Follow these steps for easy training at night:
- Give the pup adequate exercise during the day, so he longs for sleep at night.
- Avoid giving water to your dog 1-2 hours before bedtime, and he won’t keep waking up to pee.
- Place the crate in a place you can easily access and here when the puppy wakes up to pee. A central location or placing it in your bedroom will work well.
- If the pup doesn’t stop whining, tap the crate gently to reassure and calm him, and soon, he will start sleeping in the crate. Cover him with a warm blanket, plus you don’t have to close the door.
Tips to Consider When Setting Up a Crate for Your Dachshund Puppy
A training crate should feel cozy, add a warm blanket to it, plus you can add another blanket on the sides, leaving the front part open. A fabric pet cover works well too.
During hot weather, consider using lightweight blankets, and it will be easier if the blanket is machine washable.
Add a Familiar Scent
Dachshunds are good at smelling, and adding your smell to the crate will attract her inside. You can place the old t-shirt you have worn recently, and the dog will love the smell of her owner. It’s also a way of reassuring your dog of a peaceful sleep all night long.
Add a Dog Bed
Placing a dog bed inside as the base will help greatly with a tiny puppy. Go for a bed that has squishy sides to avoid puppy injury. As the puppy grows, you can remove the bed and place some comfy cushions. Stick to the house rule that no one should disturb the sleeping puppy.
Use a Puppy Heating Pad
A puppy heat pad in the crate helps your little friend adapt to the new environment. Get the small pads for your puppy, they come with fleece covers that hold the heat for up to ten hours, and here your puppy feels like she is sleeping next to you.
Install a Heartbeat Sheep
Placing a heartbeat sheep in the crate helps your little one overcome separation anxiety. The small device produces heartbeat mimics that resemble the mums, and your pup will feel comfortable. A ticking clock serves the same purpose.
Leave the Lights On at Night
Leaving the dim night light on at night in the first few days will help your puppy overcome fear, and he feels comfortable with this light since he can see you.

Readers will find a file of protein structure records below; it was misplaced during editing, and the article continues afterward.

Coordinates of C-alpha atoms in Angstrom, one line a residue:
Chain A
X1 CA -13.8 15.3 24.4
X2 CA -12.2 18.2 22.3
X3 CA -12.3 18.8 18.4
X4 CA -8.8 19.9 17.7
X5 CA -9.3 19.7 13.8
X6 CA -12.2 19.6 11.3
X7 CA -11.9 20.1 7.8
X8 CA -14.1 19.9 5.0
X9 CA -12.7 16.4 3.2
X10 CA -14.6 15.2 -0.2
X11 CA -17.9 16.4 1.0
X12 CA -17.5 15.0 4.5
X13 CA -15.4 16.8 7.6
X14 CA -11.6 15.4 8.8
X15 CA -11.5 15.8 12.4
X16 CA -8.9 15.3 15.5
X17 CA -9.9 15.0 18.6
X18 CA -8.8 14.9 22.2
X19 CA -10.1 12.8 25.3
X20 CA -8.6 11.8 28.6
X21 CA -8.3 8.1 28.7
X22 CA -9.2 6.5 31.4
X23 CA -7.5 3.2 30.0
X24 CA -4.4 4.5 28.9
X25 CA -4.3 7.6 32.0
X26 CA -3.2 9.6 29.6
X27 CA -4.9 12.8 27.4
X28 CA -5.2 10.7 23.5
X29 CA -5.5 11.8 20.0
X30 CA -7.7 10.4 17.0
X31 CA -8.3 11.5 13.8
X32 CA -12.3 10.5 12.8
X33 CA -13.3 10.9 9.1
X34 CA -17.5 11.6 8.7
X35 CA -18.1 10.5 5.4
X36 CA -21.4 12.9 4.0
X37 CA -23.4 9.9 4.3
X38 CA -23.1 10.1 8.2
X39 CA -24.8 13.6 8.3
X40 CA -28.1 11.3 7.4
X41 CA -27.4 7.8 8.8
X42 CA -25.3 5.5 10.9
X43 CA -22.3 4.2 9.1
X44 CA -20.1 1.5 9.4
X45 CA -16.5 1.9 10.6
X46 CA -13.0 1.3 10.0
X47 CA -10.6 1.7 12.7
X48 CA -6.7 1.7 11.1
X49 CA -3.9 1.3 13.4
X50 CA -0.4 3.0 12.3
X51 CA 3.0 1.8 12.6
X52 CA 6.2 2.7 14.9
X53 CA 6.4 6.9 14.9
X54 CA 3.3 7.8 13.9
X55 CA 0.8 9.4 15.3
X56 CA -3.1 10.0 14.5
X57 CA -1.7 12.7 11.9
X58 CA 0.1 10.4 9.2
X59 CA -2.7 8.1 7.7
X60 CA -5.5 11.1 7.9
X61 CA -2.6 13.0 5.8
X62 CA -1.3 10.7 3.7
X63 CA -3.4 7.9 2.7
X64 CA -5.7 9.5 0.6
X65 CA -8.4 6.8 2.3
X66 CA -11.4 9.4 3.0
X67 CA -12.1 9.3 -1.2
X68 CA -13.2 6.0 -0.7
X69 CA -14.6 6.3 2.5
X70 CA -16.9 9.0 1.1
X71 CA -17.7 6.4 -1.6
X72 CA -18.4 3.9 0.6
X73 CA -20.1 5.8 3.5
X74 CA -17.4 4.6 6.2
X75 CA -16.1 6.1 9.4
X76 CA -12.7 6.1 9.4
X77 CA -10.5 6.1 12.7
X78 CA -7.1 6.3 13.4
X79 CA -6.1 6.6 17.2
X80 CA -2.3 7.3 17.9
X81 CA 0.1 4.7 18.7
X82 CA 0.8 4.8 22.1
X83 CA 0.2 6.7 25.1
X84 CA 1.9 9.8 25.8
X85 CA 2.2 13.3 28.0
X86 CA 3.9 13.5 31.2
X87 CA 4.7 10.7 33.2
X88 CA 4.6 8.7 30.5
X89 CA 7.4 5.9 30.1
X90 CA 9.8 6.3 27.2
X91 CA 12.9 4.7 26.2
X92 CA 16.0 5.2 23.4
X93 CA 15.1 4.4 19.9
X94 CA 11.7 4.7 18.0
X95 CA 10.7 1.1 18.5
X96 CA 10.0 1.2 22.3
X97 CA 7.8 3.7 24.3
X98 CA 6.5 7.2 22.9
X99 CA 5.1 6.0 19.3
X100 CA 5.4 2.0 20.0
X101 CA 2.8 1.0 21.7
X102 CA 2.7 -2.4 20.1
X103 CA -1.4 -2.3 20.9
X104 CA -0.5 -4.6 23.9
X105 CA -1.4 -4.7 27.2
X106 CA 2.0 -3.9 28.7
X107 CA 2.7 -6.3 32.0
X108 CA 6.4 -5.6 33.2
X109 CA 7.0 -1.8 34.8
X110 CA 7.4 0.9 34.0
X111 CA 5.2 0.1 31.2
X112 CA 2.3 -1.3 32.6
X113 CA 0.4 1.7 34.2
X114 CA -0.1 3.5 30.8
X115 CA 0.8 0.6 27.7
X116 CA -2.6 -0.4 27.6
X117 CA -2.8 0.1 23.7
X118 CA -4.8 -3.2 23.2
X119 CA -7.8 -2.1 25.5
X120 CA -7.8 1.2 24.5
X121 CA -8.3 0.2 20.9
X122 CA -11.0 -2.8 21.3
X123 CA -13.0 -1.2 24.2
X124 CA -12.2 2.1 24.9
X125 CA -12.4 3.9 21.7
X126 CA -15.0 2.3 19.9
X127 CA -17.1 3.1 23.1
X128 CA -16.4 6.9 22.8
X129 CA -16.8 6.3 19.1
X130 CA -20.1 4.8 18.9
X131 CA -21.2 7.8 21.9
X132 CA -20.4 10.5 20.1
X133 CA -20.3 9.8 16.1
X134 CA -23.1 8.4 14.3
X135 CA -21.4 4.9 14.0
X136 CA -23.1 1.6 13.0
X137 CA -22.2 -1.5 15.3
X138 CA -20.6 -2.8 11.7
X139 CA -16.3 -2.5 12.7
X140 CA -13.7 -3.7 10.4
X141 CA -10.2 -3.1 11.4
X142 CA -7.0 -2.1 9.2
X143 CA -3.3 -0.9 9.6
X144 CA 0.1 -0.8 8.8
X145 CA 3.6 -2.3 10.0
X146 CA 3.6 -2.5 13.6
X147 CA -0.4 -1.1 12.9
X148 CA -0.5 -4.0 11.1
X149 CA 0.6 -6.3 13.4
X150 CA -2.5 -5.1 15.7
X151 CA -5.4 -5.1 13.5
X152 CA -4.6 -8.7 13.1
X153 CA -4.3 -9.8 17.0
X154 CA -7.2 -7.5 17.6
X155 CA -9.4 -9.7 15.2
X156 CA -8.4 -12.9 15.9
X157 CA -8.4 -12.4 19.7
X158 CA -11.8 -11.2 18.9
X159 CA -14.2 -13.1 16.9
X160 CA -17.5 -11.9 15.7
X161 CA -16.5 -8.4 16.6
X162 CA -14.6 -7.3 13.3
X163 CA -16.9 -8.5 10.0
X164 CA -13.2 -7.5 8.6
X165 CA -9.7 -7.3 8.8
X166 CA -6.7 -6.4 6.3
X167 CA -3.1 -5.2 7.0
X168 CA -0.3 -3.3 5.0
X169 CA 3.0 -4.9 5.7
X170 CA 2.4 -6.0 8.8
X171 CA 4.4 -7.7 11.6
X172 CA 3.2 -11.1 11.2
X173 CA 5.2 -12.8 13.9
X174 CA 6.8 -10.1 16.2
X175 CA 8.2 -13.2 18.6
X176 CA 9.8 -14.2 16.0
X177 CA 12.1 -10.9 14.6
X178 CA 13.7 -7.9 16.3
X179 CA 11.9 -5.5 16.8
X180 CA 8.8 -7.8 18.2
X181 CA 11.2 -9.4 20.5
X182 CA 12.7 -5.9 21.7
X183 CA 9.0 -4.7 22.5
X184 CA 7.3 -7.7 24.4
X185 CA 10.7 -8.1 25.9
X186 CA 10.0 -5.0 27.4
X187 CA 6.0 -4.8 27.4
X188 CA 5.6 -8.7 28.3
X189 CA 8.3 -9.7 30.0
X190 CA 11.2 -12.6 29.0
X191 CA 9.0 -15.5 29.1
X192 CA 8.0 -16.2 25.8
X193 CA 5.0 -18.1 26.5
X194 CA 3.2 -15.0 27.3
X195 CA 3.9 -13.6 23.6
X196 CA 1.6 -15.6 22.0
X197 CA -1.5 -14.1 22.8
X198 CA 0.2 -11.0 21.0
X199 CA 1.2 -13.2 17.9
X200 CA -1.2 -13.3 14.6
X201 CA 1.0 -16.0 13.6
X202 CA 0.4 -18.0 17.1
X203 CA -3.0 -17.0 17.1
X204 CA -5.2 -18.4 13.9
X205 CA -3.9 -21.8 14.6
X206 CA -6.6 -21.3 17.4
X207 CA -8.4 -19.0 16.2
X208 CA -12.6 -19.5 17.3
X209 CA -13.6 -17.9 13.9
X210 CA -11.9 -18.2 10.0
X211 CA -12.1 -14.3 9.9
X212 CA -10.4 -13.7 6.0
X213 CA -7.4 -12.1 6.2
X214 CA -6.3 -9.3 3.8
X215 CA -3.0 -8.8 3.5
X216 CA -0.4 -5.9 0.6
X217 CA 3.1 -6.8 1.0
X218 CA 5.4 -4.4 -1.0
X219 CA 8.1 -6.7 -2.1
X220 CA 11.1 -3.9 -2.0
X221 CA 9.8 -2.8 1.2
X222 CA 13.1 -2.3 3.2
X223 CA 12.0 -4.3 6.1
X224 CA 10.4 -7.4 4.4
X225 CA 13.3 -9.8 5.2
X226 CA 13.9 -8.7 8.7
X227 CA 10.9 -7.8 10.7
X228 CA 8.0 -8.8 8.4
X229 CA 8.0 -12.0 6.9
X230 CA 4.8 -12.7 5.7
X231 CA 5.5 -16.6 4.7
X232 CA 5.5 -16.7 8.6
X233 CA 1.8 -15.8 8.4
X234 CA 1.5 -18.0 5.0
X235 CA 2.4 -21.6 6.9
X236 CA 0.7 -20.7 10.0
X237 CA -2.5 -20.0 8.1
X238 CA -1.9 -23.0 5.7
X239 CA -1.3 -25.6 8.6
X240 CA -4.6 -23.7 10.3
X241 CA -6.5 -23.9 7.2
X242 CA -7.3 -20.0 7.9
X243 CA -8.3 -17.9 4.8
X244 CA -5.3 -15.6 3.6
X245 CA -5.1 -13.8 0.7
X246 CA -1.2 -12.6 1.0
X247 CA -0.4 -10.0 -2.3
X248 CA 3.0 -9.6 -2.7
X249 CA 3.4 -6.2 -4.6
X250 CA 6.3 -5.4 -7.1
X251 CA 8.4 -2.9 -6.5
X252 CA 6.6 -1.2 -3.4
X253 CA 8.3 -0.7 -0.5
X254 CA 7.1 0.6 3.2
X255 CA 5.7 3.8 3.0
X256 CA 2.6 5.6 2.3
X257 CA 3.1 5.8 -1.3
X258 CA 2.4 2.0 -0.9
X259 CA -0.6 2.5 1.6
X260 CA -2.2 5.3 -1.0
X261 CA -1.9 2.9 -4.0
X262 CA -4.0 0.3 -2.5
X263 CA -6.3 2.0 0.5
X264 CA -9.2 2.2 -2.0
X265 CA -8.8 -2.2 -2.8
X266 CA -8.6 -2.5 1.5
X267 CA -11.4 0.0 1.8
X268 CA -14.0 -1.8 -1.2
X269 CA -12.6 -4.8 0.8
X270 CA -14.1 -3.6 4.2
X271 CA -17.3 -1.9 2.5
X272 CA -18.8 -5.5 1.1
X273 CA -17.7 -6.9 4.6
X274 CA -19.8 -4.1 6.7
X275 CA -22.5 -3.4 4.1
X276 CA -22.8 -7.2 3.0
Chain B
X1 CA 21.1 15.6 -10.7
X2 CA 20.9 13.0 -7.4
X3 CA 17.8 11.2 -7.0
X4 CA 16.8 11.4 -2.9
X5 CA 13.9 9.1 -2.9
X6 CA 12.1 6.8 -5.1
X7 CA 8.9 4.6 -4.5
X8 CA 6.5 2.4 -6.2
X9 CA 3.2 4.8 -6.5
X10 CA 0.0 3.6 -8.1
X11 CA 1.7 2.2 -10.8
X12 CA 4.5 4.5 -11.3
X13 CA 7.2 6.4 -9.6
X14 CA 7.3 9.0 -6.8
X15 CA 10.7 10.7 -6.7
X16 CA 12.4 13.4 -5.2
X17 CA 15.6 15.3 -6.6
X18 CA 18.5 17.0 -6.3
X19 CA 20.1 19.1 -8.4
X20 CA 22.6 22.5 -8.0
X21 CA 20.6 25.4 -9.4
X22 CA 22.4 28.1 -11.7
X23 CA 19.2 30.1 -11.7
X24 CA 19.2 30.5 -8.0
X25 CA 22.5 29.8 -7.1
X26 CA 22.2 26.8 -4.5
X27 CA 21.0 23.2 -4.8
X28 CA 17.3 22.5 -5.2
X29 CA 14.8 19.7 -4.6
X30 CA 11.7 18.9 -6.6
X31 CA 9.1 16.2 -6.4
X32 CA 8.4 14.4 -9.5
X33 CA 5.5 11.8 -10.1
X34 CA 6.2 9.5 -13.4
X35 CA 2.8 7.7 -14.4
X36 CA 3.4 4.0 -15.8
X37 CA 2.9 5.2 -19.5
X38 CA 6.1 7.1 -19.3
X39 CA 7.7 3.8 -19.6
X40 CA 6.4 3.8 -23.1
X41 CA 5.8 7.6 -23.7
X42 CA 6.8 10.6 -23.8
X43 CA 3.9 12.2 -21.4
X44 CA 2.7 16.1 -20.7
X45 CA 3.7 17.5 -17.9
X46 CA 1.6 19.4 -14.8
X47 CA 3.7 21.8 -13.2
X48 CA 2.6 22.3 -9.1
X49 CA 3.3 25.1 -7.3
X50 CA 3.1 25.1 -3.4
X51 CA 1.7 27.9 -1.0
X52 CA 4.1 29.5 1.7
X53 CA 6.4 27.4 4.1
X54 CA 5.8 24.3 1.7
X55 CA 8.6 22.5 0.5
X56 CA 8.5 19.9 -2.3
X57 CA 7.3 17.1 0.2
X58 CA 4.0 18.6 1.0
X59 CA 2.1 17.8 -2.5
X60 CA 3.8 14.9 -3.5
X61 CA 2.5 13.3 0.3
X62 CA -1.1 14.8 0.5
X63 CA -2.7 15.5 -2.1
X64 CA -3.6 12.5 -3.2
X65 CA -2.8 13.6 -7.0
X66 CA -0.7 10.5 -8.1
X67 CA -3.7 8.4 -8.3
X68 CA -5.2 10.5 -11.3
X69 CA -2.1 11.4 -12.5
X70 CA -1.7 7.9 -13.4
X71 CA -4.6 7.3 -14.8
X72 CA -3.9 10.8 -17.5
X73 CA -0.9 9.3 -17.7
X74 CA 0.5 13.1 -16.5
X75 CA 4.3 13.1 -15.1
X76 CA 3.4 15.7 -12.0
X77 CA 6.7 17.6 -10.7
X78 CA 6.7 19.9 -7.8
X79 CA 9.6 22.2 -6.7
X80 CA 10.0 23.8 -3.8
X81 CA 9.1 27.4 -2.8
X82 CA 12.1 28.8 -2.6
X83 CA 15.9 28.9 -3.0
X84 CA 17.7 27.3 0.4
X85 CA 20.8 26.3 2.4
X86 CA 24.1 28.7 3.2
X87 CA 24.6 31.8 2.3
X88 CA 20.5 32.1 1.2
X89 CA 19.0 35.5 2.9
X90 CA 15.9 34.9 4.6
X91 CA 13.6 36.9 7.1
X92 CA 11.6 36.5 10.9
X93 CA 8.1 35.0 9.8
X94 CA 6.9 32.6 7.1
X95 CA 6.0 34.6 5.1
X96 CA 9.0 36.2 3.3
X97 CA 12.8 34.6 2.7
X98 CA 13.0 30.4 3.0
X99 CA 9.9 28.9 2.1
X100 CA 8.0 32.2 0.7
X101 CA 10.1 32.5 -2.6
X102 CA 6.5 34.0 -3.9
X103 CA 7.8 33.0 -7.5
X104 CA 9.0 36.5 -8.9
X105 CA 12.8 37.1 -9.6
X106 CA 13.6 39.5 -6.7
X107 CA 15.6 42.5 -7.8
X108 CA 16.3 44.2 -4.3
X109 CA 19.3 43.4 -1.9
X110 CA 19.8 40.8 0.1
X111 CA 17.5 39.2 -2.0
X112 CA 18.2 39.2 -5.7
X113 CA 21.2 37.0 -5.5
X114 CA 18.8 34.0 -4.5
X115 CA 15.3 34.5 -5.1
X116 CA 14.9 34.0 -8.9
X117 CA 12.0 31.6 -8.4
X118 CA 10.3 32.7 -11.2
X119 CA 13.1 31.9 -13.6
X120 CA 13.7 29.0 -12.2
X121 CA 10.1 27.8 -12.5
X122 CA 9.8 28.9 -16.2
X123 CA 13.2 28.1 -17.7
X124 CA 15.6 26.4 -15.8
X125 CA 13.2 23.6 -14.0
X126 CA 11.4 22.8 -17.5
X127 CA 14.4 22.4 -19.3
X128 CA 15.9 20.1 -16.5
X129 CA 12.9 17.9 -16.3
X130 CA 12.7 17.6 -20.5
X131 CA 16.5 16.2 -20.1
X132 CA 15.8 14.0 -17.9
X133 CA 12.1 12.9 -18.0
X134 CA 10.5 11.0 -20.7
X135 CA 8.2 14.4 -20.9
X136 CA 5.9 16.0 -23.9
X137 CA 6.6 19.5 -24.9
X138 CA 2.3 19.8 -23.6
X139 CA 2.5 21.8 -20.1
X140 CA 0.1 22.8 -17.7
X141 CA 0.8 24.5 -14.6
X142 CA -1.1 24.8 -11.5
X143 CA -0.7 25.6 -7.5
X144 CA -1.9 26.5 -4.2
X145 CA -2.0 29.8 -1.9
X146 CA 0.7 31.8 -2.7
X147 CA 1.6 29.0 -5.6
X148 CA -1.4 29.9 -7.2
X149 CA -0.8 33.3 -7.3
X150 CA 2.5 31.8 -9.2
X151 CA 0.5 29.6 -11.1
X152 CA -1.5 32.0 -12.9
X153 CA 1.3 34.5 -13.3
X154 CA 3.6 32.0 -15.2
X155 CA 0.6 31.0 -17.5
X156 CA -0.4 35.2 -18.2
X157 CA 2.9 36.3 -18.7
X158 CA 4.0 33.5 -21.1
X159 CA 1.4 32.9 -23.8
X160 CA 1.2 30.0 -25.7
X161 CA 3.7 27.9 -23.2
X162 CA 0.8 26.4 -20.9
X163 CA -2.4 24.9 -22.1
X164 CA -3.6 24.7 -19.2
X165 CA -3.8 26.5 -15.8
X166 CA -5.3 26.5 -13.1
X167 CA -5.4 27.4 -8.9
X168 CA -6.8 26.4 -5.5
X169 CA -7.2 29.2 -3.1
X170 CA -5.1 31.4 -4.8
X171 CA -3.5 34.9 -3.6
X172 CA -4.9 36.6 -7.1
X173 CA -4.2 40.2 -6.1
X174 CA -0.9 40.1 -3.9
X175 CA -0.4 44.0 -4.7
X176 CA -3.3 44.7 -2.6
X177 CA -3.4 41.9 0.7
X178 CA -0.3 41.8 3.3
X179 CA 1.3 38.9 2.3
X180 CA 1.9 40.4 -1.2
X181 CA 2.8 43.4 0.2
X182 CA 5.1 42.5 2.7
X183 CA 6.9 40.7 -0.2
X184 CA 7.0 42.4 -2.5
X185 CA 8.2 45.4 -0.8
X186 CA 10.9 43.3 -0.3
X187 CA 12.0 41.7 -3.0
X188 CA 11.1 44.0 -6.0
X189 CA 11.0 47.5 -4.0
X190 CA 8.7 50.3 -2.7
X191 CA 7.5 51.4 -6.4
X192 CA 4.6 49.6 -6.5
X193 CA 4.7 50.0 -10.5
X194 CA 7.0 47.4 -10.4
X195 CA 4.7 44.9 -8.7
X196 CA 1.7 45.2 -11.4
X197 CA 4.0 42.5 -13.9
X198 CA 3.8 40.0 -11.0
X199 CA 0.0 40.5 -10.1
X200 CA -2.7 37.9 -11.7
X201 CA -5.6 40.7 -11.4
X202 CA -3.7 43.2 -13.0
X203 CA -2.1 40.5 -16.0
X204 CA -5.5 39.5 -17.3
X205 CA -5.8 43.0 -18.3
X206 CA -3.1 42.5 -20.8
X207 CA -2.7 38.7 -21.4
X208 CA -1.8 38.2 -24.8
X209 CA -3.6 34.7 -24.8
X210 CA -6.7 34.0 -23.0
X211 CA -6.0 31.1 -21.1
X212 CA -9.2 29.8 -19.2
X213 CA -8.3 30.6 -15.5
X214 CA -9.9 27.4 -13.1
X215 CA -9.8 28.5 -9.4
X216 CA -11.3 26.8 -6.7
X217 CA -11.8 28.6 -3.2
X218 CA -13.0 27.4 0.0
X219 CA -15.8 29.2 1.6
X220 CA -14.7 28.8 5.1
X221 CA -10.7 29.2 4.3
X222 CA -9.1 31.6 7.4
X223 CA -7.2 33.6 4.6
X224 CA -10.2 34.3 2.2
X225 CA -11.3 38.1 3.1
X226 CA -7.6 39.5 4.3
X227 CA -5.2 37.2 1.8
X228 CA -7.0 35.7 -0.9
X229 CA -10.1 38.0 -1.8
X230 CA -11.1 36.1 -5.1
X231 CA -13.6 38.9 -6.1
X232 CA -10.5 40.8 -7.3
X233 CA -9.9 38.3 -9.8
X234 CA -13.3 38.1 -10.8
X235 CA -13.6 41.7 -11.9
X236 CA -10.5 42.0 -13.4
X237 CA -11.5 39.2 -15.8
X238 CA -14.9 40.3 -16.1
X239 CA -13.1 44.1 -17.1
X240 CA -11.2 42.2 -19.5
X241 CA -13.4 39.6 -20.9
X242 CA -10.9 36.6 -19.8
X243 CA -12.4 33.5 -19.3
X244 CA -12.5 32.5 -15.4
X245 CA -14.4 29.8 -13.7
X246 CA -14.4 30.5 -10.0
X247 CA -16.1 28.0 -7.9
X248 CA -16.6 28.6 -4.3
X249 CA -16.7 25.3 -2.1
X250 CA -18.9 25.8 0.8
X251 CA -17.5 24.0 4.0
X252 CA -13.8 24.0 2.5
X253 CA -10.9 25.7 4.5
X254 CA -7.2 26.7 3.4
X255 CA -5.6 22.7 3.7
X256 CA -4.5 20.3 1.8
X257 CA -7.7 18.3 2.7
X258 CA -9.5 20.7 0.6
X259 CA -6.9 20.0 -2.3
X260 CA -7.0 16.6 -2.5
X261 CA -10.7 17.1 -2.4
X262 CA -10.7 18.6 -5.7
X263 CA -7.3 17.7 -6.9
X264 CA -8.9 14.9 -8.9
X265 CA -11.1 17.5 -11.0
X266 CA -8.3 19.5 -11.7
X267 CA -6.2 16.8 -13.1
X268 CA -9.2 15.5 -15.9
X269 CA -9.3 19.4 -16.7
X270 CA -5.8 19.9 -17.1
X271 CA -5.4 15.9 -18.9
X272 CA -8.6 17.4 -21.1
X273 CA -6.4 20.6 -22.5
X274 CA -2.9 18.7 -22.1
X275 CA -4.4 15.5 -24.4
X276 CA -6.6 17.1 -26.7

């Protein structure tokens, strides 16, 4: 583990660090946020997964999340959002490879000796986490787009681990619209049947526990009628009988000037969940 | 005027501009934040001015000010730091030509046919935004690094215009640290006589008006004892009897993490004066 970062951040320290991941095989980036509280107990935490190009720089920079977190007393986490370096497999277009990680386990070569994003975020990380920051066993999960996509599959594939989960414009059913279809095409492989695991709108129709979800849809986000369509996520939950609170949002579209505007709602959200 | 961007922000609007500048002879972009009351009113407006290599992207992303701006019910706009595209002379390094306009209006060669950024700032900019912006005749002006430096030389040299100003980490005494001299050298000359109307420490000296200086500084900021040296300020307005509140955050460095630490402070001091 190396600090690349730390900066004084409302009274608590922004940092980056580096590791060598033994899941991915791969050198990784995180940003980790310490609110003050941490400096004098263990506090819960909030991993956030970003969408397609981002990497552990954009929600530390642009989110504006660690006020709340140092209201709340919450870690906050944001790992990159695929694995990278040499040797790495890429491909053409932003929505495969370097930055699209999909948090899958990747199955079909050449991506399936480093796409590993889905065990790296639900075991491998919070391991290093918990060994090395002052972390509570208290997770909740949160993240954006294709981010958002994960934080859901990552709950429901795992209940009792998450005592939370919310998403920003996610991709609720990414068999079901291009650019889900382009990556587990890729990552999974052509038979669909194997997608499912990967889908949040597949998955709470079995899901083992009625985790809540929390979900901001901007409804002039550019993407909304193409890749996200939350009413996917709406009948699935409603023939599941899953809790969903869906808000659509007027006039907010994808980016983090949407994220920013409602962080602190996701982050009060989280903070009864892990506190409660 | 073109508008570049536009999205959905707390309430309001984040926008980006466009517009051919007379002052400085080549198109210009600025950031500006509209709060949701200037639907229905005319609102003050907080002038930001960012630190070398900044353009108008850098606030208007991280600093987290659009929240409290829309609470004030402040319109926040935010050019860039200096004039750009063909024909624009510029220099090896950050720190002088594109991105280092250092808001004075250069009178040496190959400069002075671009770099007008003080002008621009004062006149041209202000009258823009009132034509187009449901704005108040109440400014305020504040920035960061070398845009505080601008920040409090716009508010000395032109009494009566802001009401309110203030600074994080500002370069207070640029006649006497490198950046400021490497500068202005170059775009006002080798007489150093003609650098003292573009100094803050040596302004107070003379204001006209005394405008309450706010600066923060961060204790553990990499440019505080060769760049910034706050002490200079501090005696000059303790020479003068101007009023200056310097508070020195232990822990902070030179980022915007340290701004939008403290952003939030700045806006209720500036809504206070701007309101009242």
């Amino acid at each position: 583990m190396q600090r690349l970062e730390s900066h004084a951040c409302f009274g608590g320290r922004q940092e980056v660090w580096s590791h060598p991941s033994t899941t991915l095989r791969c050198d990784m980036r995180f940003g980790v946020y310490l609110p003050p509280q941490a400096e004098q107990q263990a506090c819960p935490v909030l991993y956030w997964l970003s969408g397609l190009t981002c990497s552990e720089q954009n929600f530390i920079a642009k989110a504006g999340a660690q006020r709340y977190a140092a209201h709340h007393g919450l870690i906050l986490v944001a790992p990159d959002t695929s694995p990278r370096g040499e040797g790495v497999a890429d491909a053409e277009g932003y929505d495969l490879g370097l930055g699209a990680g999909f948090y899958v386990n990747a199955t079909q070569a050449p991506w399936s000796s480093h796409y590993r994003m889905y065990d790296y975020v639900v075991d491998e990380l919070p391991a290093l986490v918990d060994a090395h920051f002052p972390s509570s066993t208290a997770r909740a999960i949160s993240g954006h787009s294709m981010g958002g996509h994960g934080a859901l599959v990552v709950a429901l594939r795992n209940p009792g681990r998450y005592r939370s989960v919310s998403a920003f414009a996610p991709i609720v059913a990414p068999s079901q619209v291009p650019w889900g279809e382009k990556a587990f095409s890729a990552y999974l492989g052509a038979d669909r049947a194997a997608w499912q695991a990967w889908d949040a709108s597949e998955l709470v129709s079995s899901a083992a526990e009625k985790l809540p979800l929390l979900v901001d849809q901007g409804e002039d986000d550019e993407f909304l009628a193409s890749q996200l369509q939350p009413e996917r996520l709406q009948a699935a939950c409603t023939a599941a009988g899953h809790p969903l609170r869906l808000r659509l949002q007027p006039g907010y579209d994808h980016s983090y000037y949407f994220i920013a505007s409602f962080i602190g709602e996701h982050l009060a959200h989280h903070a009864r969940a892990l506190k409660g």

How Do I Train an Adult Dachshund?
It’s possible to crate train older dachshunds; however, you need to be patient; they may give you a hard time. All you need is to keep the consistency and don’t forget to reward the buddy when he portrays good behaviors. Correct him whenever he is wrong, and a firm” No” command works.
Should I Put Water In My Dachshund Training Crate?
If you are around and keeping the crate door open, you can place the bowl outside the crate, but if you plan to leave your pup for a couple of hours, you need to place a bowl of water inside. A clip-on bowl is better since it’s not easy for your pup to knock it down.
Don’t leave water in the crate overnight; the dog will want to wee more which may affect potty training since the little one can’t hold his bladder for long.
Should Crate Training Be Considered Cruel?
The answer is no. you only need to do it gently and responsibly. With natural denning instincts, the dachshund loves curling up and staying in quiet places they feel safe and comfortable, making crates great snuggle dens.
If you train your little one for long hours, the dog might start rejecting the crate. Keeping an eye on the dog creates a sense of security.
For How Long Will I Need to Crate Train My Dachshund Puppy?
Well, puppies vary when adapting to the crate; some will adapt as early as after 48 hours, while some will need your patience. Most puppies get used to the crate after a week. Your consistency and hard work during training play a significant role in making her learn faster.
Crate training works well for the playful dachshund puppies, and every step will help in another achievement. Once your little friend gets used to the crate, containing him becomes easier, and the crate helps build her denning instants.
If you have a question on crate training or a dachshund puppy, feel free to leave a comment.
Follow the above steps and tips for effective training, and with patience, your intelligent friend will get used to his new home. All the best as you begin the training.